In probate and in personal injury and many other cases, a check is often deposited into the attorneys' trust account. The attorney is then required to write checks on this money to pay the client, to pay creditors, and to pay the attorney. In the "old days" when Jonathan Reed and Lorraine Mansfield began practicing in Nevada in 1981 it was a common practice for attorneys to call their bank and ask when a particular check cleared. Once the bank said the check cleared the attorneys could write the promised checks. Unfortunately, at the present time banks refuse say when a particular check has cleared. All they will do is offer time guidelines (in business days) as to how long the attorney should wait. These time guidelines are based on the issuing bank and its location.

Especially in the personal injury field, but also in other fields, many attorneys sometimes make a judgment call that the chance of a check bouncing is so unlikely that they will take the risk and write the promised checks immediately. For example, if State Farm Insurance gives the attorney a $10,000 settlement check, the attorney may figure it is the better business practice to pay the client immediately and have a happy client and take the very small risk that the State Farm Insurance Company check will bounce. But if the check comes from Small Struggling Insurance Company or from some other small business or from an individual, the attorney takes a big risk in not waiting for the check for the check to clear. If the check deposited into the attorney trust account bounces, the attorney's trust account now has a deficit and the attorney is in big trouble. If the attorney immediately replaces the bounced check (or the amount that was written against the bounced check) with his or her own funds (or deposits that amount with the State Bar) at best the experience will be professionally embarrassing and financially painful to the attorney. If the attorney cannot provide security for the deficit in the attorney's trust account, the attorney will be in very big trouble with the State Bar.

Clients naturally can get very upset when they feel that there is an unnecessary hold-up in writing them the promised check. Usually these unhappy client situations are caused by one of the following:

  1. Client doesn't understand the need for the attorney to be sure that the check to the attorney trust account has cleared--this is the situation in the vast majority of cases, or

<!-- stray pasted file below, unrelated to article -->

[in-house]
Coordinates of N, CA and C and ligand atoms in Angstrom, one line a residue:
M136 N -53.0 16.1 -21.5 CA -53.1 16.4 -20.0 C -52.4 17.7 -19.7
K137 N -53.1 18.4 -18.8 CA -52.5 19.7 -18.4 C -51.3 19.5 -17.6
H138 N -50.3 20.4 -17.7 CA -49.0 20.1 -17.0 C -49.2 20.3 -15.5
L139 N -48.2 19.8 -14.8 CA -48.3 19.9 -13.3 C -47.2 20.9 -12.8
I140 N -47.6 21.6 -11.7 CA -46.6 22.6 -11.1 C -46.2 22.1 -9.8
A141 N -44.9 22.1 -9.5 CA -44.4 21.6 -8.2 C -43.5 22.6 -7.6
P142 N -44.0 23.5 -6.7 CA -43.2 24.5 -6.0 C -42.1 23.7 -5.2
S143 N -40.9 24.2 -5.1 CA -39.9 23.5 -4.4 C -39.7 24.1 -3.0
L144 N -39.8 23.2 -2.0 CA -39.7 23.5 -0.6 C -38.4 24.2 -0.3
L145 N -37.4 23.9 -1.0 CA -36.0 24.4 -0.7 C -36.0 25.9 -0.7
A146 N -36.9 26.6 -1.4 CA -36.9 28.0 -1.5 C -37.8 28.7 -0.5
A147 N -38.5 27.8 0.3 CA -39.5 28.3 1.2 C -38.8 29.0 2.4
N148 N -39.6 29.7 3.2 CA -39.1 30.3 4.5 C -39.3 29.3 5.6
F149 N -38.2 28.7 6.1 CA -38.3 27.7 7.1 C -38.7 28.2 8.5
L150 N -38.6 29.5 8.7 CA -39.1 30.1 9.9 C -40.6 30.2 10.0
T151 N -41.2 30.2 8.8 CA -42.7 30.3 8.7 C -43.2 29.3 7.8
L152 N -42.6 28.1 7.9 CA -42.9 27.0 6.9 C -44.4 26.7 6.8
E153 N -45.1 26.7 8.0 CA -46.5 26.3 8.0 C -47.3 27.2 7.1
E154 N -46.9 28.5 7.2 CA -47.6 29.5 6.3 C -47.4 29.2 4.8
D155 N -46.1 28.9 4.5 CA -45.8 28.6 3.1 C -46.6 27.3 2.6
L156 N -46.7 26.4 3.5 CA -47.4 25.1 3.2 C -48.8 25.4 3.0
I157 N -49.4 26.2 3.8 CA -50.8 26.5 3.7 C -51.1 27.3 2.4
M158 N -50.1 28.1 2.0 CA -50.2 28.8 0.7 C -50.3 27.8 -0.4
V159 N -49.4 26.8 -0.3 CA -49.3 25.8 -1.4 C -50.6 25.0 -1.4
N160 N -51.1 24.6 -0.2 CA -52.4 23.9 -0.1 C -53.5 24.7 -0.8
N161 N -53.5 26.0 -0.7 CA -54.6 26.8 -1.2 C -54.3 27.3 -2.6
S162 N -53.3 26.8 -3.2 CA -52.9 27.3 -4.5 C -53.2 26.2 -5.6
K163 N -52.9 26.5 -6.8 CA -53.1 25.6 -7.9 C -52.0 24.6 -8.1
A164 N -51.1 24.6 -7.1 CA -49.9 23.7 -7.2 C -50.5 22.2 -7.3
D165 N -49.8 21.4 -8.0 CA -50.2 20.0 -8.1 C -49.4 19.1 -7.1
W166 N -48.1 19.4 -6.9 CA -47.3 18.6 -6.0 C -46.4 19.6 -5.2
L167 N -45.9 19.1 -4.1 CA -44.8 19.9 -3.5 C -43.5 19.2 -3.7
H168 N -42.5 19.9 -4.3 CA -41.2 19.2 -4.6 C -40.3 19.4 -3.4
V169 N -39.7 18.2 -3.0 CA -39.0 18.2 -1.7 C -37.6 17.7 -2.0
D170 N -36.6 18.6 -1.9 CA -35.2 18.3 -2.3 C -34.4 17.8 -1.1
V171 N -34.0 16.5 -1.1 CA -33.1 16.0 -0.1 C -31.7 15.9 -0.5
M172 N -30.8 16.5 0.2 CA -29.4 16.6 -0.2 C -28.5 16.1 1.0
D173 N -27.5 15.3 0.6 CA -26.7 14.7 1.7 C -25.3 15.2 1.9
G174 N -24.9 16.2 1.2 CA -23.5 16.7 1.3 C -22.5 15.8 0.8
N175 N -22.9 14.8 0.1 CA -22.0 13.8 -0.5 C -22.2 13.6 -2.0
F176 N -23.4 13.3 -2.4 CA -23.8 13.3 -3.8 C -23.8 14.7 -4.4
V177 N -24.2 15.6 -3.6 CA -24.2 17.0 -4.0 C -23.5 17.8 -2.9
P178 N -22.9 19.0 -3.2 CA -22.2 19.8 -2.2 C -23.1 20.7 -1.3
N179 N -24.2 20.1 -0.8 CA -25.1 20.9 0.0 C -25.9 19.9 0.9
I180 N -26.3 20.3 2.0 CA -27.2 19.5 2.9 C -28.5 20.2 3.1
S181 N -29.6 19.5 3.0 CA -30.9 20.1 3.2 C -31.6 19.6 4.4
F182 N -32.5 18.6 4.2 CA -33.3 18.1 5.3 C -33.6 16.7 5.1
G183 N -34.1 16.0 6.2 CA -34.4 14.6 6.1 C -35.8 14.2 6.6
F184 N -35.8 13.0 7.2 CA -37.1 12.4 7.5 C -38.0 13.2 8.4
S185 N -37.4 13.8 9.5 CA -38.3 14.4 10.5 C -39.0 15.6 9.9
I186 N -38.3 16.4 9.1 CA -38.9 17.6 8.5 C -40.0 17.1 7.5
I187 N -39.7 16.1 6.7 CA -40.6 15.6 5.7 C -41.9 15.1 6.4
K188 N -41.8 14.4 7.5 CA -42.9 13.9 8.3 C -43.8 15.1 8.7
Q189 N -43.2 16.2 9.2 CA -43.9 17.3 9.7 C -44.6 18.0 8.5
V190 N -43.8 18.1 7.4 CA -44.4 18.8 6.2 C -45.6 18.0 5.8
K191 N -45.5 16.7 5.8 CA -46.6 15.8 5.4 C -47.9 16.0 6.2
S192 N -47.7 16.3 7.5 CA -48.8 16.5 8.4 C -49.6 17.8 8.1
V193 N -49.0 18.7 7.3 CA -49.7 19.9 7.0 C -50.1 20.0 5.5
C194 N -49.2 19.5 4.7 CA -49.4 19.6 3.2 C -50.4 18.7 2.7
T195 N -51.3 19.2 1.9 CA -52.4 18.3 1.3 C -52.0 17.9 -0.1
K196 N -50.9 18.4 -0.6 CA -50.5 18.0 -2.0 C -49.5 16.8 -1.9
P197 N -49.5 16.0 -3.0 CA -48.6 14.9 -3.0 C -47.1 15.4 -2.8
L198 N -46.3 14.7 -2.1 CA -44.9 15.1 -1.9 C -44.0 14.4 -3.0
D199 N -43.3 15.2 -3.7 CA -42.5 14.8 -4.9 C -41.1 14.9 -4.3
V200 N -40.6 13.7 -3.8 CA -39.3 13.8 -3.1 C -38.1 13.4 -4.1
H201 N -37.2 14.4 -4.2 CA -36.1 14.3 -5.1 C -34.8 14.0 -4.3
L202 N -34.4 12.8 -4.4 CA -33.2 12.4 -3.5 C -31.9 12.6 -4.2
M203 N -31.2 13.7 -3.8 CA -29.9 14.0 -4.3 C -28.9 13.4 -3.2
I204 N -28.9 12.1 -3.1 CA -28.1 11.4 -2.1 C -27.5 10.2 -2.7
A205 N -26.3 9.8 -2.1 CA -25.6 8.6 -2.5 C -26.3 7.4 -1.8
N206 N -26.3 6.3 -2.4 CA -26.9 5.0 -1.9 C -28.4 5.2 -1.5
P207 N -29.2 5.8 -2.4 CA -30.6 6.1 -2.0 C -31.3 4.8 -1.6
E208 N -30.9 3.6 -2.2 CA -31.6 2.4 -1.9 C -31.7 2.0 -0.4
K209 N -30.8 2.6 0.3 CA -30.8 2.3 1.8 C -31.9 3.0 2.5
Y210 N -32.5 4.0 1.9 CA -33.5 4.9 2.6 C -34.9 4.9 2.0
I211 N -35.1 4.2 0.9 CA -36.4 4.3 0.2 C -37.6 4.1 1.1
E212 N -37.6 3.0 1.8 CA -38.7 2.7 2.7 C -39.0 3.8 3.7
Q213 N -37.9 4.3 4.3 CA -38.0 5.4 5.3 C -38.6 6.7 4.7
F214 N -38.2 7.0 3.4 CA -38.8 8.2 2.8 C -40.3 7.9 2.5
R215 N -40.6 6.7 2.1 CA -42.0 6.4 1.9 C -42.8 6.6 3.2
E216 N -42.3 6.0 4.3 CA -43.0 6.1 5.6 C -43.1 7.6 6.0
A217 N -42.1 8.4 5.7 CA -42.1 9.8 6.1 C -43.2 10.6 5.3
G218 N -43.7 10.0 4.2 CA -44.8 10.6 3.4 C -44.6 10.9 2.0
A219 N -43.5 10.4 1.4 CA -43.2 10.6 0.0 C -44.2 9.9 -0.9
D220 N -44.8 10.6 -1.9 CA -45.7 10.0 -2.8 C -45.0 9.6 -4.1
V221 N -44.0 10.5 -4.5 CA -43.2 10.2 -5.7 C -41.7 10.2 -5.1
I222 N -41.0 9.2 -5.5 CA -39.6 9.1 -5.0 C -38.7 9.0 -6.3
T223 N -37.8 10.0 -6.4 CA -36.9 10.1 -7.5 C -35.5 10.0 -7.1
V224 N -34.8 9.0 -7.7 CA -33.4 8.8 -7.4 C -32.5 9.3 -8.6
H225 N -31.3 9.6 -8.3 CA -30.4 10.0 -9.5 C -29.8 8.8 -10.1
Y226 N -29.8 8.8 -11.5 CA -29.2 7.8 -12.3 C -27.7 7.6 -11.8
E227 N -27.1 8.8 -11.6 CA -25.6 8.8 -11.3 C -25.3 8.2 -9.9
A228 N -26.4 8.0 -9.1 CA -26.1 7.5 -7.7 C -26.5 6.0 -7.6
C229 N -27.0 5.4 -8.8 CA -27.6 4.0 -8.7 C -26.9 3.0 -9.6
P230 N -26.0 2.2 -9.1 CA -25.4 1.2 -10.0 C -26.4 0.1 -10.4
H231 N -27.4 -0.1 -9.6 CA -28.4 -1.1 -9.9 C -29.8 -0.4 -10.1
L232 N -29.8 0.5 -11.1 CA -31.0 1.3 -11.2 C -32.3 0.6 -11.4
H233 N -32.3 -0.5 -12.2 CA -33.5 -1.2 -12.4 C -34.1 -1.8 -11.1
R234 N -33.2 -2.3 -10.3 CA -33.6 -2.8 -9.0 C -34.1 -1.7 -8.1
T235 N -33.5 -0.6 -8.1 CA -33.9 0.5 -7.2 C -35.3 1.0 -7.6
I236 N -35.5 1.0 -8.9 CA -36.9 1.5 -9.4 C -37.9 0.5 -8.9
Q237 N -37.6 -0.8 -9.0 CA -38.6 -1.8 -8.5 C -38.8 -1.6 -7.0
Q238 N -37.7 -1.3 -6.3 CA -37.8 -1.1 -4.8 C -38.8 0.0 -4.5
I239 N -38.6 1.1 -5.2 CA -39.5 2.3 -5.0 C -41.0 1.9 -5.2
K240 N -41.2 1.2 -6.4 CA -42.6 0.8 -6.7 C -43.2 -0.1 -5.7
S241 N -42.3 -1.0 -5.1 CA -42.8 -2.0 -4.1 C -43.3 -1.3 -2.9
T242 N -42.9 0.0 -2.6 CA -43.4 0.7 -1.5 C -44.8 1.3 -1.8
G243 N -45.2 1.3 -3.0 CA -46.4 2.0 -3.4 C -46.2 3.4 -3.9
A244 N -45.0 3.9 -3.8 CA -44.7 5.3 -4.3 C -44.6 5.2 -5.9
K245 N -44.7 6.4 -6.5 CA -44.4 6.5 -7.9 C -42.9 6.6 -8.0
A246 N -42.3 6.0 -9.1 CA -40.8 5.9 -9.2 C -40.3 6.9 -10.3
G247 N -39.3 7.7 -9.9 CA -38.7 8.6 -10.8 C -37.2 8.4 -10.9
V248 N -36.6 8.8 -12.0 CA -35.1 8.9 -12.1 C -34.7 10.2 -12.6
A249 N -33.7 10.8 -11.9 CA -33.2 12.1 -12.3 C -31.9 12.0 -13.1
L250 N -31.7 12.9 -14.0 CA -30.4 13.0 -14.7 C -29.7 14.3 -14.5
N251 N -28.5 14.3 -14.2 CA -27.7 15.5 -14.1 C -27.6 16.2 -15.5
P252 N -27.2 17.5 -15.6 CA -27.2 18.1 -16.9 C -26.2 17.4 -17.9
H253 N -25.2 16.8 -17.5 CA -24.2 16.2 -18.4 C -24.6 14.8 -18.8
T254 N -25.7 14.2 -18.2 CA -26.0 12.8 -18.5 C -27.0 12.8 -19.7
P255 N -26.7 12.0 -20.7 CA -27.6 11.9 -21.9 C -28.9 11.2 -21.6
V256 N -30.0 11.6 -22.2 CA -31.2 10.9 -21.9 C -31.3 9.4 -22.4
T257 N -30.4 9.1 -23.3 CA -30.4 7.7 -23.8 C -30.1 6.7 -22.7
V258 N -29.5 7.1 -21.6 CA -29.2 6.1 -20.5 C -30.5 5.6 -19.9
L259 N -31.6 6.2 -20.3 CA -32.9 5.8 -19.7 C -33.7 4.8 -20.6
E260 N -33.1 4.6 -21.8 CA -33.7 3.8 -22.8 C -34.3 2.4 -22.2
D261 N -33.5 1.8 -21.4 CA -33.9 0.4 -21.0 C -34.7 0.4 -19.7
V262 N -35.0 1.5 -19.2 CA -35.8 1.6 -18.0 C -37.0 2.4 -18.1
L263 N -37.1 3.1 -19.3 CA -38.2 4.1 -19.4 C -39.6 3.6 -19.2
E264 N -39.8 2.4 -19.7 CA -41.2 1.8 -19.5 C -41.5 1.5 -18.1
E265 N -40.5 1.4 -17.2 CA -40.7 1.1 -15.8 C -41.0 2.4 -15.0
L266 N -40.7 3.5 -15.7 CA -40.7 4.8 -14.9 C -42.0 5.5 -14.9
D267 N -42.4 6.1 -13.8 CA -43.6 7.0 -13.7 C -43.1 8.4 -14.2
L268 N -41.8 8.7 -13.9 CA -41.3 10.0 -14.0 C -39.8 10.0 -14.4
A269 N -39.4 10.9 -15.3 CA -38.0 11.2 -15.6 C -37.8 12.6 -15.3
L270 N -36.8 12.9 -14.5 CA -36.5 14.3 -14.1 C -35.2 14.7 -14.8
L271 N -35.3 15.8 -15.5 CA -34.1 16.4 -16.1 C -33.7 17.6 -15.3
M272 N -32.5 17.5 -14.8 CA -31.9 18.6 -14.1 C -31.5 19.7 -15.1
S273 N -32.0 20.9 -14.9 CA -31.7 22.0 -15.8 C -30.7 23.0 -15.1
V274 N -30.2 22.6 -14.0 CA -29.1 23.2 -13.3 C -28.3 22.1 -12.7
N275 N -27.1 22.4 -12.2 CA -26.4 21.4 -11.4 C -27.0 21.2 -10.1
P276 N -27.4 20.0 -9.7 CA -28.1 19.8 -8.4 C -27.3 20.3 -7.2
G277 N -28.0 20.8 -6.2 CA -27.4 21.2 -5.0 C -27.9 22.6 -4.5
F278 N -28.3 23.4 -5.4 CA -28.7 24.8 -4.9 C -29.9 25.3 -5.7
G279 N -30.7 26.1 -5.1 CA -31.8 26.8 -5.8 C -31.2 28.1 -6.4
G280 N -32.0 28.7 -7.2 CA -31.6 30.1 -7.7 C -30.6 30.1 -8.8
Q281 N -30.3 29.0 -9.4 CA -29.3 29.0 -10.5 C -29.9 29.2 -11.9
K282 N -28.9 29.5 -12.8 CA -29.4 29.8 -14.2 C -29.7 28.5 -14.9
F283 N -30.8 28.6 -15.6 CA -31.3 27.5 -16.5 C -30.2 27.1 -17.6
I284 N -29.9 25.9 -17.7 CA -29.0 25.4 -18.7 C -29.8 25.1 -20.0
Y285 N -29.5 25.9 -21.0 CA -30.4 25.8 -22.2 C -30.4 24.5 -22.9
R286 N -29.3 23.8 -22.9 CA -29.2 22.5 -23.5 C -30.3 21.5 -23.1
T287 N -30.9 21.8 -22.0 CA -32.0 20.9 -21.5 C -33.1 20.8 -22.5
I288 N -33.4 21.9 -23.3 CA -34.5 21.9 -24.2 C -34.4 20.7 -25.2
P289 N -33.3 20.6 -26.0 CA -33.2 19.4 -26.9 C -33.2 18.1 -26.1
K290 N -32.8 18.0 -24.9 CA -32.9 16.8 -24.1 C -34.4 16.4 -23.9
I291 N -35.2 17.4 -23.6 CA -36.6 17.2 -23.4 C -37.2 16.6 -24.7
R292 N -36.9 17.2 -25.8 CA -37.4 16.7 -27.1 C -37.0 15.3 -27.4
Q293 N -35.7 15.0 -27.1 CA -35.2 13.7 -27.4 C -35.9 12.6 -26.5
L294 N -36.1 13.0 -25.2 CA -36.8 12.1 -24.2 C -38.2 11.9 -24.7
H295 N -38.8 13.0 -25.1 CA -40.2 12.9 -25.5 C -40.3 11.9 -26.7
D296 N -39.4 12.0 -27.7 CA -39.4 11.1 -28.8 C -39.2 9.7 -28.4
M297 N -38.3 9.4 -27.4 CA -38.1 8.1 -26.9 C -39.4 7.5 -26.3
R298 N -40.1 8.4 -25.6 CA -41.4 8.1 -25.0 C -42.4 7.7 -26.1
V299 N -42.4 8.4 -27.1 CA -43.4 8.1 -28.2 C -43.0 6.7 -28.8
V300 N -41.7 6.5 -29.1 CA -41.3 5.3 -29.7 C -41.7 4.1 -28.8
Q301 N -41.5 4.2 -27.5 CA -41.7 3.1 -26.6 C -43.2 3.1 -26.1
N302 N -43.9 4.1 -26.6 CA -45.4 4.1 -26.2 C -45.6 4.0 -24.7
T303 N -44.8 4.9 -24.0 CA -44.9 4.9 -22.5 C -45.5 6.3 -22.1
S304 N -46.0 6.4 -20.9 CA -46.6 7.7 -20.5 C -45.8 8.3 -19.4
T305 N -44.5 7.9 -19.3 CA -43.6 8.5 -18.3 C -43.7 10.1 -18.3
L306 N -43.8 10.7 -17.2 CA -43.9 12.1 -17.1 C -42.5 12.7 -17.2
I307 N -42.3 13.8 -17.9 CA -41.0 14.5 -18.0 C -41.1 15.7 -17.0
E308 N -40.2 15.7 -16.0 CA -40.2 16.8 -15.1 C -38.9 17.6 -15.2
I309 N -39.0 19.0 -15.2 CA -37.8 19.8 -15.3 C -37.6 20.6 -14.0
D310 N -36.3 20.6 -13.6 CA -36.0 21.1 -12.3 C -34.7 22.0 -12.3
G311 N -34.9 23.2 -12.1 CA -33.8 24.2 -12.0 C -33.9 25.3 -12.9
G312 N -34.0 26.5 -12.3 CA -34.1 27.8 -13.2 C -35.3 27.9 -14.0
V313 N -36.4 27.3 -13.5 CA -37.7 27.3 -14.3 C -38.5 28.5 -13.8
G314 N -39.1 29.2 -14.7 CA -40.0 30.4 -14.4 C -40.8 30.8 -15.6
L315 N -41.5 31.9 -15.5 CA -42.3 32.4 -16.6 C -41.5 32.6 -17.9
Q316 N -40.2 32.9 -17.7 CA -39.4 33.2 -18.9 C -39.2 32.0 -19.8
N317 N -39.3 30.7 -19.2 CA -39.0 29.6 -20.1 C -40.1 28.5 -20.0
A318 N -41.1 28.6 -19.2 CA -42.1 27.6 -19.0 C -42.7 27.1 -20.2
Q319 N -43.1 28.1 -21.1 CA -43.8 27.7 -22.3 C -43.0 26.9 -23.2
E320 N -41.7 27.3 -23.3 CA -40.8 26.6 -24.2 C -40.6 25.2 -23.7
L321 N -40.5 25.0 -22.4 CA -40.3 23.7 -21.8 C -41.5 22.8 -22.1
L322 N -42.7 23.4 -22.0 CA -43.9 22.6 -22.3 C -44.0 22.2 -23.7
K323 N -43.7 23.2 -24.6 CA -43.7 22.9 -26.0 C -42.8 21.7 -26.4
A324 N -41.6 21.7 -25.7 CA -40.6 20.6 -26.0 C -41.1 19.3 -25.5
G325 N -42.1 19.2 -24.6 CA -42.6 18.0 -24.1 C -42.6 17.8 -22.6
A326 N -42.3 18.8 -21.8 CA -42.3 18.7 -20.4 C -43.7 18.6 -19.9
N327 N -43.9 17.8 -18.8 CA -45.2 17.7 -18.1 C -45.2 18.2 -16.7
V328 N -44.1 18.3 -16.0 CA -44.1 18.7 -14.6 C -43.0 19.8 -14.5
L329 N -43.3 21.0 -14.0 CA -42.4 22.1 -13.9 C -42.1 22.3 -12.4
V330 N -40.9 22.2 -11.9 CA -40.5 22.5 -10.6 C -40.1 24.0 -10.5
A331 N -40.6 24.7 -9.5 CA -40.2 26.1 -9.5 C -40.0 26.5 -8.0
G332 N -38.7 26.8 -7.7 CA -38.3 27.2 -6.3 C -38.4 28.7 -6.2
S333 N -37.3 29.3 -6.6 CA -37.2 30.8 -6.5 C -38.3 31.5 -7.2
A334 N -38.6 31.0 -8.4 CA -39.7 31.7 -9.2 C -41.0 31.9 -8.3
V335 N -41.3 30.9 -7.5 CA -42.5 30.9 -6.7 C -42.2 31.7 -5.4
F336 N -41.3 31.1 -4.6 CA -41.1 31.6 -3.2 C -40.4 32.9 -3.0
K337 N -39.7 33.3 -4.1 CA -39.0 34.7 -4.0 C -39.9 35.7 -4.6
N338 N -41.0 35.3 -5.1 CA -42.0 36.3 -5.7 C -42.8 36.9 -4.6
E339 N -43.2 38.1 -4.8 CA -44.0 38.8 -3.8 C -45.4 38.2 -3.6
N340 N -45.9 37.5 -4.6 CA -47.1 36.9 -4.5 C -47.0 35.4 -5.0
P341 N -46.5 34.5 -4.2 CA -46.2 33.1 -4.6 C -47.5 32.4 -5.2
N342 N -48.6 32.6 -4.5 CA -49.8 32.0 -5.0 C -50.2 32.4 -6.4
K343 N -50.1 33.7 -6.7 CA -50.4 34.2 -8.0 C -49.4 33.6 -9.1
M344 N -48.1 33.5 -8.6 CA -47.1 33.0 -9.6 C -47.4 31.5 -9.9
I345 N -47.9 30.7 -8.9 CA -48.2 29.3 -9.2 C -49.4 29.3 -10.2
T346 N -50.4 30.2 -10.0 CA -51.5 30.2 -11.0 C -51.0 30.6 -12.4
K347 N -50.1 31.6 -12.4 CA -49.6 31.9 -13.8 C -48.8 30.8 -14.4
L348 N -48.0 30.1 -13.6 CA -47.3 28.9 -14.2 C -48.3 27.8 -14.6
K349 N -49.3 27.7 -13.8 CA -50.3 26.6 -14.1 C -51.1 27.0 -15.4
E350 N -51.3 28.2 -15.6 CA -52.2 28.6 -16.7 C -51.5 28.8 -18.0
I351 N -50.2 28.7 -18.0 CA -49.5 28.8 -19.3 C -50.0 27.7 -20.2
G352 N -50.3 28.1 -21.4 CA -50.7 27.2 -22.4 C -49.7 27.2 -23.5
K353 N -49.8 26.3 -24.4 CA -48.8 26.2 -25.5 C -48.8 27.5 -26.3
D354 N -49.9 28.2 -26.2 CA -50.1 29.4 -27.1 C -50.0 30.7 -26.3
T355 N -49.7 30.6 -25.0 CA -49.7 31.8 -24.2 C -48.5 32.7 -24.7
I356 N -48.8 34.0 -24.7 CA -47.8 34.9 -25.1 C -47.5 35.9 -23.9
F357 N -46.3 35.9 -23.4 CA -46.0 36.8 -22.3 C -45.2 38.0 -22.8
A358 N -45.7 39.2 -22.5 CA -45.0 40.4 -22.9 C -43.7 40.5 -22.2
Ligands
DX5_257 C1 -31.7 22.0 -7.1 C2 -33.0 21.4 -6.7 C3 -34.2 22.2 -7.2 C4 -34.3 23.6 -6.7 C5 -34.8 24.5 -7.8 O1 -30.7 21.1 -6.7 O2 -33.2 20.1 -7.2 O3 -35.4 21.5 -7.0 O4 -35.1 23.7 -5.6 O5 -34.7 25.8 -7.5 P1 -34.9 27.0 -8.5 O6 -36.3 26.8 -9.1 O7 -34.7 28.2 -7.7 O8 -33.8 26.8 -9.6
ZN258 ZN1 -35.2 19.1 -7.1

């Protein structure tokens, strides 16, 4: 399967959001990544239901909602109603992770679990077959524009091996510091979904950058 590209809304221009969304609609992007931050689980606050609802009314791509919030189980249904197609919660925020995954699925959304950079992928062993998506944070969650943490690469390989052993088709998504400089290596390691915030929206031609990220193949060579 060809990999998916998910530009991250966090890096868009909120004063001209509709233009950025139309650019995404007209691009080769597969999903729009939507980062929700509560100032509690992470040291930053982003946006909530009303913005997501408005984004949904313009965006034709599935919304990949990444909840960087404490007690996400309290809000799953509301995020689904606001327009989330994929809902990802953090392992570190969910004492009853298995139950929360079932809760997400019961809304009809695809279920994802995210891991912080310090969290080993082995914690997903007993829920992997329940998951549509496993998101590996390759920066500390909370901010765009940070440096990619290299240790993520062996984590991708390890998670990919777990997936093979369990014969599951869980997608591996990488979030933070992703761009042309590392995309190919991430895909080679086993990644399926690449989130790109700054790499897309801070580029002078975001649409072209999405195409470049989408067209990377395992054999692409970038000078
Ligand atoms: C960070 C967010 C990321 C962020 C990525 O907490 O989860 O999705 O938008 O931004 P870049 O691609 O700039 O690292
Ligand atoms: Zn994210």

2. Attorney went on vacation and didn't make provisions for checks to be timely issued--this should never happen, but we have gotten complaints where we believe this is what happened, or
  3. Very rarely, an attorney actually steals or "borrows" money from the trust account. This is highly illegal and often leads to the attorney being disbarred--not allowed to practice law anymore. The Nevada State Bar has a "client security fund" to provide complete or partial re-imbursement to clients in this situation.

In our probate practice the administrator or executor (the person appointed by the court to collect and sell the assets of the person who died) must deposit the money they collect into an account. Often, this money must be held for specified time periods to allow creditors of the estate to make a claim. If there was a will that names an executor to serve without bond, the executor may set up his or her own account in the estate's name. If the executor is honest there is no problem. But it sometimes happens that an executor has a gambling problem or other problem. In that situation the other heirs are out of luck unless they want to sue the executor and then can collect. If there is no will or no provision for the executor to serve without bond, either the estate will have to buy a bond--fairly expensive--or the attorney's trust account can be used or the estate and the attorney can set up a blocked new estate account under the supervision of the executor or administrator and attorney (whose is bound by court orders.)